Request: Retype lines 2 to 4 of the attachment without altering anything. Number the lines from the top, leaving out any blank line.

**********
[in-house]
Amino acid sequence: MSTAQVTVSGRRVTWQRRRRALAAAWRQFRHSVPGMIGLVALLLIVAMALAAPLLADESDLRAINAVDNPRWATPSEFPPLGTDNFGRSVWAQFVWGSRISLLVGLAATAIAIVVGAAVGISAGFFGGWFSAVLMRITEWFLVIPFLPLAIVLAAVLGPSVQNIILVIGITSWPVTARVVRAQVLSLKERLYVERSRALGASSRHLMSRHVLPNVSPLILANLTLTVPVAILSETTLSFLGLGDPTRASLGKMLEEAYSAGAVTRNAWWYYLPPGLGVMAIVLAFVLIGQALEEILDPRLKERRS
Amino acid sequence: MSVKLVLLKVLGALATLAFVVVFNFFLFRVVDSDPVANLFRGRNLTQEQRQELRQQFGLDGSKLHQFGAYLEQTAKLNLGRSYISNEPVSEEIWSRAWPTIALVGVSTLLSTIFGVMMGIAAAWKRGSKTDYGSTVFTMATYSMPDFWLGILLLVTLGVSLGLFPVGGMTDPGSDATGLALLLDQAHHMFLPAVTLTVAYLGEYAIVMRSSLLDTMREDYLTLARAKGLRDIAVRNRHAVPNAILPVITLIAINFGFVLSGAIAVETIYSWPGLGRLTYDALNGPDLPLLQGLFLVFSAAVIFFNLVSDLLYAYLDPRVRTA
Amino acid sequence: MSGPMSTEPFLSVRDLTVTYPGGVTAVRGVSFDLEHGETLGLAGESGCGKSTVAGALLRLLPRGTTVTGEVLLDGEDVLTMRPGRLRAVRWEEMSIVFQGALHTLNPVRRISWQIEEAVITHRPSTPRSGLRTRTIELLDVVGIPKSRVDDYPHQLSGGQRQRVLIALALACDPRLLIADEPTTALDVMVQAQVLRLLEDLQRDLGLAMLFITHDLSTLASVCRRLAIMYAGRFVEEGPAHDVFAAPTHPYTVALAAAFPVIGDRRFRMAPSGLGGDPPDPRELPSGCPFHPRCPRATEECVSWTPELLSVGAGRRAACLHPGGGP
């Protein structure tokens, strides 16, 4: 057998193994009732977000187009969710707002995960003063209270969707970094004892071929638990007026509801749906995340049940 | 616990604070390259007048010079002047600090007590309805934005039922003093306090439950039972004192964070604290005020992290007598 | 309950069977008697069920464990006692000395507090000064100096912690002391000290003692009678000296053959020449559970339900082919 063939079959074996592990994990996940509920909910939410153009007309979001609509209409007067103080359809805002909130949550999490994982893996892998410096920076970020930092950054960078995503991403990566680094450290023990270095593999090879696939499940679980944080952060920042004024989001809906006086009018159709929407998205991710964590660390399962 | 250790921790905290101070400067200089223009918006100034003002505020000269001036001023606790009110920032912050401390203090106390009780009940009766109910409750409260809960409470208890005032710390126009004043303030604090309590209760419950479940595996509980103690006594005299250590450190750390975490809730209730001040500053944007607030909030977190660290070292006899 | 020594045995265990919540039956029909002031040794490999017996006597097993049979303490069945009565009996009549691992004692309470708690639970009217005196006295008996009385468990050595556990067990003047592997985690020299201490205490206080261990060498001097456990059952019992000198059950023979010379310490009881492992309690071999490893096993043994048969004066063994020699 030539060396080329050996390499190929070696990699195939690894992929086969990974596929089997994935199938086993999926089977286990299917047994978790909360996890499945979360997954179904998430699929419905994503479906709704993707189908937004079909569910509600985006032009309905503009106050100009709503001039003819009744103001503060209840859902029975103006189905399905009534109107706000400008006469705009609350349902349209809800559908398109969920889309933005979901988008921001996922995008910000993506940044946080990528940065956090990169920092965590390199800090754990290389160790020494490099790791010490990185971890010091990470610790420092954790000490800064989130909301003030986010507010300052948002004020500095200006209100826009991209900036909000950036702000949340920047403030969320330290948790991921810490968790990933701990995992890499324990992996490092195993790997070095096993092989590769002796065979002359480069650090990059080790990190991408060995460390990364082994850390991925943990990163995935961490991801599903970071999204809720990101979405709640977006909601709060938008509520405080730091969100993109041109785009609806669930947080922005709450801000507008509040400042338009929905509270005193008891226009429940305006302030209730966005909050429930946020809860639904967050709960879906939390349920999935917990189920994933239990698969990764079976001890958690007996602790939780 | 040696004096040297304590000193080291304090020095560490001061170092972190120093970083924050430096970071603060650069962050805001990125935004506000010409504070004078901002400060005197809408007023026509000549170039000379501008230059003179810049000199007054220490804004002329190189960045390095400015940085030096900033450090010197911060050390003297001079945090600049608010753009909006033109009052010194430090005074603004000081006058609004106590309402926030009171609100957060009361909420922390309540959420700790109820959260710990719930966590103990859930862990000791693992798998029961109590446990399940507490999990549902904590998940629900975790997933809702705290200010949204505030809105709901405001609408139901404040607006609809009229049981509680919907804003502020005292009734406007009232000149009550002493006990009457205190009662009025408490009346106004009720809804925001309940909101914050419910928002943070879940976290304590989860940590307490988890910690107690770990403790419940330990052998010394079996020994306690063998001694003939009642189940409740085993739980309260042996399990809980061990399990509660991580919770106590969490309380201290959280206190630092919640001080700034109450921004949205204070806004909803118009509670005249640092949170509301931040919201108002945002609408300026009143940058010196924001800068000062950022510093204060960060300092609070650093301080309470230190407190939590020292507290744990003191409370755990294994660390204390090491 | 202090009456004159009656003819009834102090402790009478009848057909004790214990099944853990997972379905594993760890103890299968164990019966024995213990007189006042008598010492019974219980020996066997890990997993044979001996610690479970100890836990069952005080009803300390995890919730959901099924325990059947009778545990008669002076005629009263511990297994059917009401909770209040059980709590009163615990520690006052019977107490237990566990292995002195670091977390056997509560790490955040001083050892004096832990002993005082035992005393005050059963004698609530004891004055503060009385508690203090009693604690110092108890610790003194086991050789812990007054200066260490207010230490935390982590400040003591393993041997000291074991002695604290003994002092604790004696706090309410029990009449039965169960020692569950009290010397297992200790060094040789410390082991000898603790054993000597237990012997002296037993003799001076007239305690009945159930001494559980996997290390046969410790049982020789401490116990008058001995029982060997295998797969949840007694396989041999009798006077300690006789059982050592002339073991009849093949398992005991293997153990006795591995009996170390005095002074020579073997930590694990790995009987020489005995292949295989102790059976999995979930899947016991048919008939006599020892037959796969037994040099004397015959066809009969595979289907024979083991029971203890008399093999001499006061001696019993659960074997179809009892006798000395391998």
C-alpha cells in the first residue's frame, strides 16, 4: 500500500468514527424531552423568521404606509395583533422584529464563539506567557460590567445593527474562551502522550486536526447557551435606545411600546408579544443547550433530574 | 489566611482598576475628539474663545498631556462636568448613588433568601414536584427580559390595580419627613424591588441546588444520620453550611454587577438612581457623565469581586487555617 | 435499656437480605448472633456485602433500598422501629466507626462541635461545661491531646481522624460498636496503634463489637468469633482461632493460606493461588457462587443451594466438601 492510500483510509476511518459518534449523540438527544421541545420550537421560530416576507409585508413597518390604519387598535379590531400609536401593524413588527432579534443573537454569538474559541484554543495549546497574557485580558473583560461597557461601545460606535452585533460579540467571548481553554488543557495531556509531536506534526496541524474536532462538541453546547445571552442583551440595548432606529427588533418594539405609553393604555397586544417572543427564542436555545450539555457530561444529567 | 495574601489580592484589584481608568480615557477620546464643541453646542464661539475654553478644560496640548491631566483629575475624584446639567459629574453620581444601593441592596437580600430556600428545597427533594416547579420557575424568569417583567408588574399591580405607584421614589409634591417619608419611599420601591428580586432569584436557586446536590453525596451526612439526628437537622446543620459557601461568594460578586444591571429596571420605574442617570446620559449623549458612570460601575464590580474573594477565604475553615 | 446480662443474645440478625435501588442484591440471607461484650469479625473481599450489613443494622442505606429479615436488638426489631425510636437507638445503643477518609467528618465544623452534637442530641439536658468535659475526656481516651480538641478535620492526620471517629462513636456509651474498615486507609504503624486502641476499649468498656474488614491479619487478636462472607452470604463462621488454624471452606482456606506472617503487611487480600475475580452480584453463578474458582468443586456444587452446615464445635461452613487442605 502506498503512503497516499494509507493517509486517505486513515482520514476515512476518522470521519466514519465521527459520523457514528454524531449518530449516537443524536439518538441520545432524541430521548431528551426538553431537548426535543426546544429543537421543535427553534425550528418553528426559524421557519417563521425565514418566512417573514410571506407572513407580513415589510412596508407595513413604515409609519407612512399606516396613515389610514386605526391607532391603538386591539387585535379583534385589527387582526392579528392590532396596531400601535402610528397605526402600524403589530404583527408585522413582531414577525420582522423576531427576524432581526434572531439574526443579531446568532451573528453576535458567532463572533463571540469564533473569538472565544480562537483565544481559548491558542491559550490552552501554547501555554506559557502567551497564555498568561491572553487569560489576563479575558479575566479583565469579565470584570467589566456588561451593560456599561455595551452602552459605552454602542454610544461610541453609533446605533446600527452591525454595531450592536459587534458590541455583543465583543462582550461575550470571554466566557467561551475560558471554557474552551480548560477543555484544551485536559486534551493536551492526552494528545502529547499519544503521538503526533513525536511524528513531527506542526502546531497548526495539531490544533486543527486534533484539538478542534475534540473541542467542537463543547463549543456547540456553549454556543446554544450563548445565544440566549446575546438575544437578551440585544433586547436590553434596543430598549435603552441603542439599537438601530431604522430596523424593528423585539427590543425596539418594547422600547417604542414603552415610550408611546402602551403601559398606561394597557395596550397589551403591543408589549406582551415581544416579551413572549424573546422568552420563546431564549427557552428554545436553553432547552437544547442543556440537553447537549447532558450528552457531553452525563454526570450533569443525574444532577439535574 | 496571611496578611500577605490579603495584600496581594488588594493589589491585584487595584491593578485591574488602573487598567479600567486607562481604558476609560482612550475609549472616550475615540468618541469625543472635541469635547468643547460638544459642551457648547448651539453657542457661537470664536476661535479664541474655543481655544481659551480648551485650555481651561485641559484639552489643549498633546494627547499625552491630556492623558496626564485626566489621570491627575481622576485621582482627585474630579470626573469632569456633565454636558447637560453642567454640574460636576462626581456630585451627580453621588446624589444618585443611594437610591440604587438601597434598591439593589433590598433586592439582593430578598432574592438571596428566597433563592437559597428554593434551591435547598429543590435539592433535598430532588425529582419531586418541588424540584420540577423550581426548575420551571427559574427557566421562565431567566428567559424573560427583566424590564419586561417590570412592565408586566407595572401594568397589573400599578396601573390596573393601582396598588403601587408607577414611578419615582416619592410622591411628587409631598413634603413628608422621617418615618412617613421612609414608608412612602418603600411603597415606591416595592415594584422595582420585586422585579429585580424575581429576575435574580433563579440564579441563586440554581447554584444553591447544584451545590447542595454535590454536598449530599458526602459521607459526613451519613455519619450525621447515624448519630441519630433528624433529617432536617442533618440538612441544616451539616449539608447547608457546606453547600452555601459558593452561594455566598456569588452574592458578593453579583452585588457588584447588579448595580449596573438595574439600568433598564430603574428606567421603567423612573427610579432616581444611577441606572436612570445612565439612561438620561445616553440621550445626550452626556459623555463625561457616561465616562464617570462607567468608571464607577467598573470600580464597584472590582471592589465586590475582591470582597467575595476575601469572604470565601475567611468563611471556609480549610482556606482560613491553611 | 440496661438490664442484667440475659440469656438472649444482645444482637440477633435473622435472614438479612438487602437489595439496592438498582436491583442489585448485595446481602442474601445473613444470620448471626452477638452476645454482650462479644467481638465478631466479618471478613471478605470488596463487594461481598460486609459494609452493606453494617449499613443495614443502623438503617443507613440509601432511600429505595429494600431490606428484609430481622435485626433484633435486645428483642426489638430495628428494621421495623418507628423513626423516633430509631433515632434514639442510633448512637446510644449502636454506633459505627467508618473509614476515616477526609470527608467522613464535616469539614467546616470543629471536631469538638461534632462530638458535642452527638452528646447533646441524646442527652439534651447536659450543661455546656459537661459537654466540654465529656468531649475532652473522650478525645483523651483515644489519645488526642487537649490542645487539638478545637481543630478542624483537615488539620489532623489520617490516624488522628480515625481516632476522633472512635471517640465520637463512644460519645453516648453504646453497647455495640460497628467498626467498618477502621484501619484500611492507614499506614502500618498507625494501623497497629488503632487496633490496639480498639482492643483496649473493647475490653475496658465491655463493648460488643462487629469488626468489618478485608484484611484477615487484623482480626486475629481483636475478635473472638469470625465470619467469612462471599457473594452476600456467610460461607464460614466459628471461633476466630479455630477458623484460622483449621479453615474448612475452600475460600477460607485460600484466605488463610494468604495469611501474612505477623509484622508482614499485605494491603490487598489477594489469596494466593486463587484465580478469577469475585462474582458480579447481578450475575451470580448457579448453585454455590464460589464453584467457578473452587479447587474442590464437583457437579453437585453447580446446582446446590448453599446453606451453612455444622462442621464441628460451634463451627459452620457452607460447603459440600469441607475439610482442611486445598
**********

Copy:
Amino acid sequence: MSTAQVTVSGRRVTWQRRRRALAAAWRQFRHSVPGMIGLVALLLIVAMALAAPLLADESDLRAINAVDNPRWATPSEFPPLGTDNFGRSVWAQFVWGSRISLLVGLAATAIAIVVGAAVGISAGFFGGWFSAVLMRITEWFLVIPFLPLAIVLAAVLGPSVQNIILVIGITSWPVTARVVRAQVLSLKERLYVERSRALGASSRHLMSRHVLPNVSPLILANLTLTVPVAILSETTLSFLGLGDPTRASLGKMLEEAYSAGAVTRNAWWYYLPPGLGVMAIVLAFVLIGQALEEILDPRLKERRS
Amino acid sequence: MSVKLVLLKVLGALATLAFVVVFNFFLFRVVDSDPVANLFRGRNLTQEQRQELRQQFGLDGSKLHQFGAYLEQTAKLNLGRSYISNEPVSEEIWSRAWPTIALVGVSTLLSTIFGVMMGIAAAWKRGSKTDYGSTVFTMATYSMPDFWLGILLLVTLGVSLGLFPVGGMTDPGSDATGLALLLDQAHHMFLPAVTLTVAYLGEYAIVMRSSLLDTMREDYLTLARAKGLRDIAVRNRHAVPNAILPVITLIAINFGFVLSGAIAVETIYSWPGLGRLTYDALNGPDLPLLQGLFLVFSAAVIFFNLVSDLLYAYLDPRVRTA
Amino acid sequence: MSGPMSTEPFLSVRDLTVTYPGGVTAVRGVSFDLEHGETLGLAGESGCGKSTVAGALLRLLPRGTTVTGEVLLDGEDVLTMRPGRLRAVRWEEMSIVFQGALHTLNPVRRISWQIEEAVITHRPSTPRSGLRTRTIELLDVVGIPKSRVDDYPHQLSGGQRQRVLIALALACDPRLLIADEPTTALDVMVQAQVLRLLEDLQRDLGLAMLFITHDLSTLASVCRRLAIMYAGRFVEEGPAHDVFAAPTHPYTVALAAAFPVIGDRRFRMAPSGLGGDPPDPRELPSGCPFHPRCPRATEECVSWTPELLSVGAGRRAACLHPGGGP